Temperatures across the country and around the world soared last month. In fact, October 2014 was the 4th warmest October on record for the contiguous United States and the warmest ever recorded for the entire planet.
According to the latest global climate report released Thursday by NOAA’s National Climatic Data Center, Earth’s combined average temperature for the month – over both land and sea surfaces – was 58.43°F. That is 1.33°F above the 20th century average. October 2014 also marked the 38th consecutive October that our global temperature was above its long-term norm and the 5th month this year to break a global temperature record.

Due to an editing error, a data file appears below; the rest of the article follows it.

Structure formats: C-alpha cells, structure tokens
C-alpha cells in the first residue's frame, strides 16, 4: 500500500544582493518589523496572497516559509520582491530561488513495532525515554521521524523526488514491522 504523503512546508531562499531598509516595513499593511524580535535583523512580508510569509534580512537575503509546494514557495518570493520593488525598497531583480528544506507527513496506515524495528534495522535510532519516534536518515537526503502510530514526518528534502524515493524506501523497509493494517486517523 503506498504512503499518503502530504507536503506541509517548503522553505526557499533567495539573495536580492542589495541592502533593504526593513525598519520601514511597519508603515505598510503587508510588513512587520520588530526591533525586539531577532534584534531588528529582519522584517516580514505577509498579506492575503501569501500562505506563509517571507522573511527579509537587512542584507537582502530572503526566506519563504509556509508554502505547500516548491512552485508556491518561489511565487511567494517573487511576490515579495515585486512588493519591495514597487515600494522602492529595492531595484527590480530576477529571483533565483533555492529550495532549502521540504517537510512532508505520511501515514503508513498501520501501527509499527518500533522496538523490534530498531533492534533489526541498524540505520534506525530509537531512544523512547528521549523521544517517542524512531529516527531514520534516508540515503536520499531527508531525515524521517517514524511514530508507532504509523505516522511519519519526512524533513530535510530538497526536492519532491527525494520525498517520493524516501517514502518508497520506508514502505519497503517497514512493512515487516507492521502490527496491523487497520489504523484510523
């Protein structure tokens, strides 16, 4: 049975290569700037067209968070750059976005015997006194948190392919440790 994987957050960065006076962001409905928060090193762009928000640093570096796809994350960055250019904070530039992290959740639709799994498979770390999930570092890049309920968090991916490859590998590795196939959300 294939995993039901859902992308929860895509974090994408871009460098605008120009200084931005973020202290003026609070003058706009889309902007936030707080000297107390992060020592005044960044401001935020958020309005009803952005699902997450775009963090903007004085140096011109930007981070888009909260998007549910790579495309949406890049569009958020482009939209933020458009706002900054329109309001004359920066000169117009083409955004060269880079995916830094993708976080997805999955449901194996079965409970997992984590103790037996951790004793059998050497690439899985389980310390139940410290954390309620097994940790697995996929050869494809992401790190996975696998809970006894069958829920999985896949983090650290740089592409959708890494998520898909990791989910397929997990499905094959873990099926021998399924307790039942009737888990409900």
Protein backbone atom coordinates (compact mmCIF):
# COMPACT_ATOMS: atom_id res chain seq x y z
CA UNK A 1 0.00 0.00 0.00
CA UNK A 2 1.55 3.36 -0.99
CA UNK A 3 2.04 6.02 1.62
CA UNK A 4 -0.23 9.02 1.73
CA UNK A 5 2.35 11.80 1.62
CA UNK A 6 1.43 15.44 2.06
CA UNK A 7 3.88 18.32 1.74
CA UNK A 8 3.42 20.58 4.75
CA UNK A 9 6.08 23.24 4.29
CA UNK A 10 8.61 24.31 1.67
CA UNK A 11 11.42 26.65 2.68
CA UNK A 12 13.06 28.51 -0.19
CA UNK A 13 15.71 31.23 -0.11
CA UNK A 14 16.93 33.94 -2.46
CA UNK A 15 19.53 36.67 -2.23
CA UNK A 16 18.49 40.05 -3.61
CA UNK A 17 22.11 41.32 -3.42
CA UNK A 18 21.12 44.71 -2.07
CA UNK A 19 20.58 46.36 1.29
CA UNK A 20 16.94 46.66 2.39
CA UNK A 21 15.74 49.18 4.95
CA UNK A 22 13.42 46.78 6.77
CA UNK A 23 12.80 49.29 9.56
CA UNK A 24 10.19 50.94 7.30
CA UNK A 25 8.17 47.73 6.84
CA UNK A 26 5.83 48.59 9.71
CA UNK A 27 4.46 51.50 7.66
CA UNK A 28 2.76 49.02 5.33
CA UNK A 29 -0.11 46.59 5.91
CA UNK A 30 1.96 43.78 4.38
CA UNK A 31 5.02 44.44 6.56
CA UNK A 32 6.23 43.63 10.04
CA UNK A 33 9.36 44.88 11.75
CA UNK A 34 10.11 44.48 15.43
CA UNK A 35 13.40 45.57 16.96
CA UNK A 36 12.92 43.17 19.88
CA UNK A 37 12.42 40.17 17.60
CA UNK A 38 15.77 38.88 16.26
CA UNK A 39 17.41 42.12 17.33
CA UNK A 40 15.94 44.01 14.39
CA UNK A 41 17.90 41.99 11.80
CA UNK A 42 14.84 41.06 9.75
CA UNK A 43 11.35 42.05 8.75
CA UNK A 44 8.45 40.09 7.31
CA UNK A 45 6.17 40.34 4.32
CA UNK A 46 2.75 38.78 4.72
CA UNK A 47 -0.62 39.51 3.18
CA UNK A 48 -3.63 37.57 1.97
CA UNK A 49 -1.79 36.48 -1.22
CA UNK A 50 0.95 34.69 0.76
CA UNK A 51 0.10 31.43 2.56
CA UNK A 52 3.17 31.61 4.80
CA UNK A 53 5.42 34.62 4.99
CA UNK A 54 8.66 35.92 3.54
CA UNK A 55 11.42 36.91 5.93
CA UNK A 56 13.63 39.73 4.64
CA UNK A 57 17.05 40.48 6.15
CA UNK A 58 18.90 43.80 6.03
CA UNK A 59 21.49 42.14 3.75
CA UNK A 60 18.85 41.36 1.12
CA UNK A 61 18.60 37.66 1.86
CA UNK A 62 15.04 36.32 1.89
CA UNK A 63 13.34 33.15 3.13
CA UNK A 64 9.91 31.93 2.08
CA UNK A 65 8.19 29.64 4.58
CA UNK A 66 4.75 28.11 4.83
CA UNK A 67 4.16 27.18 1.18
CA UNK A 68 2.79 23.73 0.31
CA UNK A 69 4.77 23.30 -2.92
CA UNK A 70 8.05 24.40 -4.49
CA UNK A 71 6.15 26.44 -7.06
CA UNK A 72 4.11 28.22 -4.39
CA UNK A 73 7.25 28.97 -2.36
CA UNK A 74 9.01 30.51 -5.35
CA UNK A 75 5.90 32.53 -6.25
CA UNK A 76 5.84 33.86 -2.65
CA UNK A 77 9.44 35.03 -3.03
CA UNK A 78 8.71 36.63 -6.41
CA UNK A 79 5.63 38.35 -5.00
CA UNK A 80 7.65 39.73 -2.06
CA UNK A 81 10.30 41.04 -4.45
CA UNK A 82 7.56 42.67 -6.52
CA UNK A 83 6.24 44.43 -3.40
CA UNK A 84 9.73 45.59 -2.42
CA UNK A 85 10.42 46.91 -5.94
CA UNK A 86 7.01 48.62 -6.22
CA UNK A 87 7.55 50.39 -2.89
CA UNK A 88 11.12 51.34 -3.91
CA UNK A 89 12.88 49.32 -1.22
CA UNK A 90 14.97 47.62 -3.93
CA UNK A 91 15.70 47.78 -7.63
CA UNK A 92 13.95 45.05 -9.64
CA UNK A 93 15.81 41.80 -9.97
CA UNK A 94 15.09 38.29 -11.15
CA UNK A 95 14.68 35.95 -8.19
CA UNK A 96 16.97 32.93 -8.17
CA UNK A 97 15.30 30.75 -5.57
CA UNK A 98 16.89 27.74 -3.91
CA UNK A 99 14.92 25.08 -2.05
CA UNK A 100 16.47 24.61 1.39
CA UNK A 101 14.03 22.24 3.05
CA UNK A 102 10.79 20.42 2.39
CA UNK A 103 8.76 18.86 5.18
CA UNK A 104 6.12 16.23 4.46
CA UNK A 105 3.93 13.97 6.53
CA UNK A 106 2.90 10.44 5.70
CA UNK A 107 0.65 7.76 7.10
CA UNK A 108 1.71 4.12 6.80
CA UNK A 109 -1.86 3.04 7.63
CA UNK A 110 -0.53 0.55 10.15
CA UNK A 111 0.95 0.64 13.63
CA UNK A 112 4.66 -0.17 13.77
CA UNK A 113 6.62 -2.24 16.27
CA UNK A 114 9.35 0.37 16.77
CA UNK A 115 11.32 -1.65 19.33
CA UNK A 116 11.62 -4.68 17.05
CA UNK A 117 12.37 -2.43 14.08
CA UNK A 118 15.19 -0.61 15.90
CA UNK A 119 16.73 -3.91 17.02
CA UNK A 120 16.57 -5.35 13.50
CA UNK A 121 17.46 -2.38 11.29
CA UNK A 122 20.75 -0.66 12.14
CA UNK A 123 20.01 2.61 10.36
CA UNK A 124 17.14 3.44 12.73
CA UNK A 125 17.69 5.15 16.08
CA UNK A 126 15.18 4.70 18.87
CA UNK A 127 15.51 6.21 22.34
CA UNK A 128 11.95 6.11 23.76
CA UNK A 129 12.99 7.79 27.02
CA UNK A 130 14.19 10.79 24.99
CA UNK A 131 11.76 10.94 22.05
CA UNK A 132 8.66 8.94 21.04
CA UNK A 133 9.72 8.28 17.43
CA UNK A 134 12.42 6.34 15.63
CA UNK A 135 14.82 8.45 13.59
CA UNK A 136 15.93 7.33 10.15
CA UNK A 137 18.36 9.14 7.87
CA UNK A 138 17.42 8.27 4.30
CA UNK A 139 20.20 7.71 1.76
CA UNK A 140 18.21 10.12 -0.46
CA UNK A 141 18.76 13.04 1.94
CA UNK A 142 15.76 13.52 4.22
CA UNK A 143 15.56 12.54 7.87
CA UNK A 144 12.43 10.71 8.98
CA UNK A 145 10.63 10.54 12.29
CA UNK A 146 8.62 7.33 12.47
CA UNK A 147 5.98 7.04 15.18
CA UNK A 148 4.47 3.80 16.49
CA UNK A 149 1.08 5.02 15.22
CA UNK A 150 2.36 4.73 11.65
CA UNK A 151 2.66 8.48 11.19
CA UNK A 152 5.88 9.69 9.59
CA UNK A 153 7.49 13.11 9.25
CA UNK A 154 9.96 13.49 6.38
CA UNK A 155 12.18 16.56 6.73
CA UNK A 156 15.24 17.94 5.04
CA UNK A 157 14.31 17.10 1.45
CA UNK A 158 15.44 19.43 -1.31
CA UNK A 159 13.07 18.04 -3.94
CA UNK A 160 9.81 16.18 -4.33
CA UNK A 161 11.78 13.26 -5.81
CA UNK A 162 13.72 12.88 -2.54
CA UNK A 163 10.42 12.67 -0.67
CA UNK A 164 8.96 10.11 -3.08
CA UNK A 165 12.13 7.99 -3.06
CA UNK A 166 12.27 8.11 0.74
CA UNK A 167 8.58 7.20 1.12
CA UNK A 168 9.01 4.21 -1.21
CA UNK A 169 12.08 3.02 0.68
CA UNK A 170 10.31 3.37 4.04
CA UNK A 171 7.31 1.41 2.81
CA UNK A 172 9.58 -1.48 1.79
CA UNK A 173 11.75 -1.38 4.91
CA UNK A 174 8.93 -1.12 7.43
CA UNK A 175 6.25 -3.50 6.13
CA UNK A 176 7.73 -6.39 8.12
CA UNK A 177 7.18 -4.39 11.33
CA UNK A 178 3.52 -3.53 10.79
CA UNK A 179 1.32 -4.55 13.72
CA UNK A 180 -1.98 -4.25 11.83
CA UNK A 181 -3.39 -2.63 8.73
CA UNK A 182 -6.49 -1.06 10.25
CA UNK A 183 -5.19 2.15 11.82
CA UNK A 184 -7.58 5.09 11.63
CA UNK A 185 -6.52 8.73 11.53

Rising ocean temperatures, according to NOAA, helped fuel this record warmth. The global sea surface temperature for October was 1.12°F above the 20th century average of 60.6°F. That is the highest on record for October and the sixth consecutive month to post a record high global sea surface temperature. Given all this warm water, it is interesting to note that El Niño conditions are not present in the Pacific.
Year to date, the first ten months of 2014 were the warmest of any year on record. Global temperature records date back to 1880.